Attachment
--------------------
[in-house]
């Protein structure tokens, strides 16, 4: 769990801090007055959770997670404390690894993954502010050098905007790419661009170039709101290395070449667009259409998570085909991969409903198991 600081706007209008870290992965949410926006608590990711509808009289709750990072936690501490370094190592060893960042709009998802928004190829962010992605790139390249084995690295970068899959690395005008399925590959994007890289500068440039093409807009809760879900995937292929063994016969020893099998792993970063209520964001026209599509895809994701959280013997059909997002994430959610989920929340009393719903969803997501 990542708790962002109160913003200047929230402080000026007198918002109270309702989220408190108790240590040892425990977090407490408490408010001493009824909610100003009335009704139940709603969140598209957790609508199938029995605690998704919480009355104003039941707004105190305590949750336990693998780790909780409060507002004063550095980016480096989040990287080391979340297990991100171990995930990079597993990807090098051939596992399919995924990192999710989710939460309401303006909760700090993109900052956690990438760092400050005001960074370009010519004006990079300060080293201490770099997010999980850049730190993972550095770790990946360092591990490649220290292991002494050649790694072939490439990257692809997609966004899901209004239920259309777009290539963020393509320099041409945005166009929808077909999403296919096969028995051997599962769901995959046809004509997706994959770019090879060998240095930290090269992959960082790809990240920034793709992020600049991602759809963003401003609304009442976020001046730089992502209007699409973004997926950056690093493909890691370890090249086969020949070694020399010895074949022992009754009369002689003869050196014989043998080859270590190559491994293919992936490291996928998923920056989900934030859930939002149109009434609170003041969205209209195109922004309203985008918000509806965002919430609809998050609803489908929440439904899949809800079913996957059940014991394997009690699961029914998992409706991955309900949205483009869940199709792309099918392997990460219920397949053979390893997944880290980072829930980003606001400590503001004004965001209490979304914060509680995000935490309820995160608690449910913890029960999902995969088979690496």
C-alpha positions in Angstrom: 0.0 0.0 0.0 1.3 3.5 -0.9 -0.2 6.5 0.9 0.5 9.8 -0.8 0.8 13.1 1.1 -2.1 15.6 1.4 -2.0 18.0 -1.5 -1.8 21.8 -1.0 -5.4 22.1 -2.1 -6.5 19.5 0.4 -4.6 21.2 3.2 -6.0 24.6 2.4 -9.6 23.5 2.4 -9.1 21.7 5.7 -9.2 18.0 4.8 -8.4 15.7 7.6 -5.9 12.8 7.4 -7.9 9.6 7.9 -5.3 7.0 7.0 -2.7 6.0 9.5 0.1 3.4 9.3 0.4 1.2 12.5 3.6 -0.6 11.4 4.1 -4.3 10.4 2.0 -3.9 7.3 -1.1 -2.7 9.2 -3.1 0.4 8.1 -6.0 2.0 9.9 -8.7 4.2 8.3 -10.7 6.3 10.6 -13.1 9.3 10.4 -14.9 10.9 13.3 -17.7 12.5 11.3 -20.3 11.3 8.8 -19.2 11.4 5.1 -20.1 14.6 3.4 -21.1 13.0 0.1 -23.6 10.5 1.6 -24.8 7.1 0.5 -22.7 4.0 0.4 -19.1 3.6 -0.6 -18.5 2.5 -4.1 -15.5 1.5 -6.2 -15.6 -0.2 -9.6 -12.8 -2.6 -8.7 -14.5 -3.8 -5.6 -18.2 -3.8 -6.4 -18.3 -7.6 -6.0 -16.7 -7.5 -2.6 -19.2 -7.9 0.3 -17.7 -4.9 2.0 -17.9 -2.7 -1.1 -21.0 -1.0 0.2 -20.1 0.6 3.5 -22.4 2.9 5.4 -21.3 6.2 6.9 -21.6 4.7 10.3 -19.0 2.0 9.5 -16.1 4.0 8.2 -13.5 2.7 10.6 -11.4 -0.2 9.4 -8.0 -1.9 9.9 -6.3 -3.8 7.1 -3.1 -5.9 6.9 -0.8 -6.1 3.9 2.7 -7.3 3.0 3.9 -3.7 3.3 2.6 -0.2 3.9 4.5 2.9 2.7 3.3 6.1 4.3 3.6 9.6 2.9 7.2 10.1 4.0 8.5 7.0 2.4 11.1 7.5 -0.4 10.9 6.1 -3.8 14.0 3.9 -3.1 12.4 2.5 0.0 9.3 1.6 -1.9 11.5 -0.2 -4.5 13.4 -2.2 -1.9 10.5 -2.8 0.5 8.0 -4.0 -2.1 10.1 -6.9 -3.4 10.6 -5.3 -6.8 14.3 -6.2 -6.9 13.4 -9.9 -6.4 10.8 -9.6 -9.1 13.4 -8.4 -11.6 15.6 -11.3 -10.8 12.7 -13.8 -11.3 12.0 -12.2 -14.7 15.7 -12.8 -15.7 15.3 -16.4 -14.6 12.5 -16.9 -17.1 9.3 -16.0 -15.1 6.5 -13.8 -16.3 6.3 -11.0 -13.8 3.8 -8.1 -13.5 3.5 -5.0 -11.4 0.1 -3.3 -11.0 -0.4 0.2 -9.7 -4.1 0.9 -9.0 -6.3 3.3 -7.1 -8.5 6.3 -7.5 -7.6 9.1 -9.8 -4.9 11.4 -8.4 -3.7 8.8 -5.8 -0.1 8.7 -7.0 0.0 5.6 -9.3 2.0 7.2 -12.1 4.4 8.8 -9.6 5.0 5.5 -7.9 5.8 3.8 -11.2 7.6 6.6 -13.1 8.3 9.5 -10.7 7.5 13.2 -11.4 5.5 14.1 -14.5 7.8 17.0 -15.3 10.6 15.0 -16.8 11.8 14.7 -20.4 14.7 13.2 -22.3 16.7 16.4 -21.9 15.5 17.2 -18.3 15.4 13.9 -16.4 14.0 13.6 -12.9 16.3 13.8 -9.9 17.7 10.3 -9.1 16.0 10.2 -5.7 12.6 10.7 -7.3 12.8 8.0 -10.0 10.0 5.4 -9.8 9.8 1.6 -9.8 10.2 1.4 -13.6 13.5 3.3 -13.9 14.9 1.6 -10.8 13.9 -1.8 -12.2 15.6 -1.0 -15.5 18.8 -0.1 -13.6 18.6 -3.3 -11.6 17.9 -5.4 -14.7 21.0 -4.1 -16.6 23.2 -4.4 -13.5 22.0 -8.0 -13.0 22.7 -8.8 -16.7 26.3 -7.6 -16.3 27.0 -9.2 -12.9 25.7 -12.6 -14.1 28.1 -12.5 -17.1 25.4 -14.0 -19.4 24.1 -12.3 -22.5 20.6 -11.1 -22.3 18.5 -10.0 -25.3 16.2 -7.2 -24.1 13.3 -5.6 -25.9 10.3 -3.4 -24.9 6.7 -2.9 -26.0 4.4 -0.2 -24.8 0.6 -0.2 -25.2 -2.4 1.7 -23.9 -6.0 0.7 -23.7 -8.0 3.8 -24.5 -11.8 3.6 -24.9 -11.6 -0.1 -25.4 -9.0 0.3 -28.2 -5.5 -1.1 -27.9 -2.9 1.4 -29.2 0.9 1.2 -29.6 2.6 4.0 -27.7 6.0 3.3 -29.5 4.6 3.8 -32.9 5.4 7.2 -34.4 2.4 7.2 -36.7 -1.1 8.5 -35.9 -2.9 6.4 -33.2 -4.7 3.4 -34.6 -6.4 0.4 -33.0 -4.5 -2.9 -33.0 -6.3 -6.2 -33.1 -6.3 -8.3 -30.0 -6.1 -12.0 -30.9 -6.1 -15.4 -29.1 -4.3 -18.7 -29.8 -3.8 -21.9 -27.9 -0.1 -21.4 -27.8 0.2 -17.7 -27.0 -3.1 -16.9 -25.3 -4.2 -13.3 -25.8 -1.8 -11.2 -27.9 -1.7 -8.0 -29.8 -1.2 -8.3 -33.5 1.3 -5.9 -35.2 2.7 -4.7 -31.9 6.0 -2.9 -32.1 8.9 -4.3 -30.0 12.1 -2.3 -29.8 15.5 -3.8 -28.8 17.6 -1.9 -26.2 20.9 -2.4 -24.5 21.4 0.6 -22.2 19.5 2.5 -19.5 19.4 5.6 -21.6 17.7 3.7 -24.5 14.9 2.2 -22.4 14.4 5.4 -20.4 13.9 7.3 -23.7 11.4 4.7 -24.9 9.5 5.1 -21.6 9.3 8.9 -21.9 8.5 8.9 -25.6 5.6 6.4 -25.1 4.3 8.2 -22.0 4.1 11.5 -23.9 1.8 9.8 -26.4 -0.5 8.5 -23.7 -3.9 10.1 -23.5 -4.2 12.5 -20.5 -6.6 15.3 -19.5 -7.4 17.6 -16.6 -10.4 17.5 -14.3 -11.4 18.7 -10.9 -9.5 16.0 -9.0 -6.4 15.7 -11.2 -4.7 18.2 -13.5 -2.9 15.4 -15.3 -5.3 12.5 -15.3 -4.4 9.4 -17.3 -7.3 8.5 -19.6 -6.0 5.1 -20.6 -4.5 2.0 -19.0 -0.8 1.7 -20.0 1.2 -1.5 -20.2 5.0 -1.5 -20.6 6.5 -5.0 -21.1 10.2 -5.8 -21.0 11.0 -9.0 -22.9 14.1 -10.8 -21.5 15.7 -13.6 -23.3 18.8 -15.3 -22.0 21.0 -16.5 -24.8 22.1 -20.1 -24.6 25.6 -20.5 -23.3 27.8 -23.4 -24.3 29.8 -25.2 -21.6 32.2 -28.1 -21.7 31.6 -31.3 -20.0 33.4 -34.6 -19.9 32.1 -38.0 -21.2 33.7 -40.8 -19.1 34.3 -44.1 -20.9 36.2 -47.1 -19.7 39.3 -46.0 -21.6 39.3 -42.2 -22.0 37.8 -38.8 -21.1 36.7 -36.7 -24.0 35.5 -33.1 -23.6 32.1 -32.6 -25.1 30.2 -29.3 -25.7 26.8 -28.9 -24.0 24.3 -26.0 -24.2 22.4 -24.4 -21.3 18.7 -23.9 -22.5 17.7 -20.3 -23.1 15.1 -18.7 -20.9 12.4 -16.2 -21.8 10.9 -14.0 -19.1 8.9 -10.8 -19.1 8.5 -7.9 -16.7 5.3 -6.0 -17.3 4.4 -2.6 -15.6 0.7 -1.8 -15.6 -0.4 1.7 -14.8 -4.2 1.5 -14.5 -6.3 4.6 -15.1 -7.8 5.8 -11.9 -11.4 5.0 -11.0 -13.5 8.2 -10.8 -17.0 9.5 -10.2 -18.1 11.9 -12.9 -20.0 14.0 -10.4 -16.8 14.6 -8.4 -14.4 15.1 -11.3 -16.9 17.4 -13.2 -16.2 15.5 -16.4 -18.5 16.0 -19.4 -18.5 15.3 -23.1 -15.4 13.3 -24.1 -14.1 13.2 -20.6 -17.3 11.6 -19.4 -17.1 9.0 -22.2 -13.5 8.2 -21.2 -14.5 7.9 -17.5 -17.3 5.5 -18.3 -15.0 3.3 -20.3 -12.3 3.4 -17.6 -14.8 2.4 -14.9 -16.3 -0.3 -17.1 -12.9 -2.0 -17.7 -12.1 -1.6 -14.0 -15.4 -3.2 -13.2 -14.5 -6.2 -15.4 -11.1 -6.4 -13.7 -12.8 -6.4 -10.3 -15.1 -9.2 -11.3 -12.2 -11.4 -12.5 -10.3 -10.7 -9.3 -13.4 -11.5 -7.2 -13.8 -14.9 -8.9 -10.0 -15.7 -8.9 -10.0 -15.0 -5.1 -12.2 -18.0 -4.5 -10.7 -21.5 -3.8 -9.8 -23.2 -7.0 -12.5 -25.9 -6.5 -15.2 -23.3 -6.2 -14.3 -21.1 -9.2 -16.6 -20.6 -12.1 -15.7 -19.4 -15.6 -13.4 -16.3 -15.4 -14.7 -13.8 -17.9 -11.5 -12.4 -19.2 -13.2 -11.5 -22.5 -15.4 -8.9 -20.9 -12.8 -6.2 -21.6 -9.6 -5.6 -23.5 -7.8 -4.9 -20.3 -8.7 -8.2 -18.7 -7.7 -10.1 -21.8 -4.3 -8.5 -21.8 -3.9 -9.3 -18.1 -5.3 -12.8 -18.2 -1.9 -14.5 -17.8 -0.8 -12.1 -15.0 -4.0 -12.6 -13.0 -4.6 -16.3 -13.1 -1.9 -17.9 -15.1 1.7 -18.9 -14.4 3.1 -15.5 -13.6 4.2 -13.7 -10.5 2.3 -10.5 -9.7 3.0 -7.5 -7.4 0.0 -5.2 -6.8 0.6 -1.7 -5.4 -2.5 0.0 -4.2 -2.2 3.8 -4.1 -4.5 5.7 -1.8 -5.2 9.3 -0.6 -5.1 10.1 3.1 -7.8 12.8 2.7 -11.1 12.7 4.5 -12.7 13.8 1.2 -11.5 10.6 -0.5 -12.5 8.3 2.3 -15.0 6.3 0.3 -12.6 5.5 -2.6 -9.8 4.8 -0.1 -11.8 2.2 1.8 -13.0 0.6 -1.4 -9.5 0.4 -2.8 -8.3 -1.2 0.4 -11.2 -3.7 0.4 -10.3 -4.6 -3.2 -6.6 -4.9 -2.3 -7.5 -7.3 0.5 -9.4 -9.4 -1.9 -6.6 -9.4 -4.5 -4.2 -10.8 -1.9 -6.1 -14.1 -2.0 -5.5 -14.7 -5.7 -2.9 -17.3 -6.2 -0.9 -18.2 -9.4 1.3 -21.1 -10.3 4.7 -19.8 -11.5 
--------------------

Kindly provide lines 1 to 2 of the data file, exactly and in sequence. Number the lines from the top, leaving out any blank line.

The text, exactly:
[in-house]
């Protein structure tokens, strides 16, 4: 769990801090007055959770997670404390690894993954502010050098905007790419661009170039709101290395070449667009259409998570085909991969409903198991 600081706007209008870290992965949410926006608590990711509808009289709750990072936690501490370094190592060893960042709009998802928004190829962010992605790139390249084995690295970068899959690395005008399925590959994007890289500068440039093409807009809760879900995937292929063994016969020893099998792993970063209520964001026209599509895809994701959280013997059909997002994430959610989920929340009393719903969803997501 990542708790962002109160913003200047929230402080000026007198918002109270309702989220408190108790240590040892425990977090407490408490408010001493009824909610100003009335009704139940709603969140598209957790609508199938029995605690998704919480009355104003039941707004105190305590949750336990693998780790909780409060507002004063550095980016480096989040990287080391979340297990991100171990995930990079597993990807090098051939596992399919995924990192999710989710939460309401303006909760700090993109900052956690990438760092400050005001960074370009010519004006990079300060080293201490770099997010999980850049730190993972550095770790990946360092591990490649220290292991002494050649790694072939490439990257692809997609966004899901209004239920259309777009290539963020393509320099041409945005166009929808077909999403296919096969028995051997599962769901995959046809004509997706994959770019090879060998240095930290090269992959960082790809990240920034793709992020600049991602759809963003401003609304009442976020001046730089992502209007699409973004997926950056690093493909890691370890090249086969020949070694020399010895074949022992009754009369002689003869050196014989043998080859270590190559491994293919992936490291996928998923920056989900934030859930939002149109009434609170003041969205209209195109922004309203985008918000509806965002919430609809998050609803489908929440439904899949809800079913996957059940014991394997009690699961029914998992409706991955309900949205483009869940199709792309099918392997990460219920397949053979390893997944880290980072829930980003606001400590503001004004965001209490979304914060509680995000935490309820995160608690449910913890029960999902995969088979690496």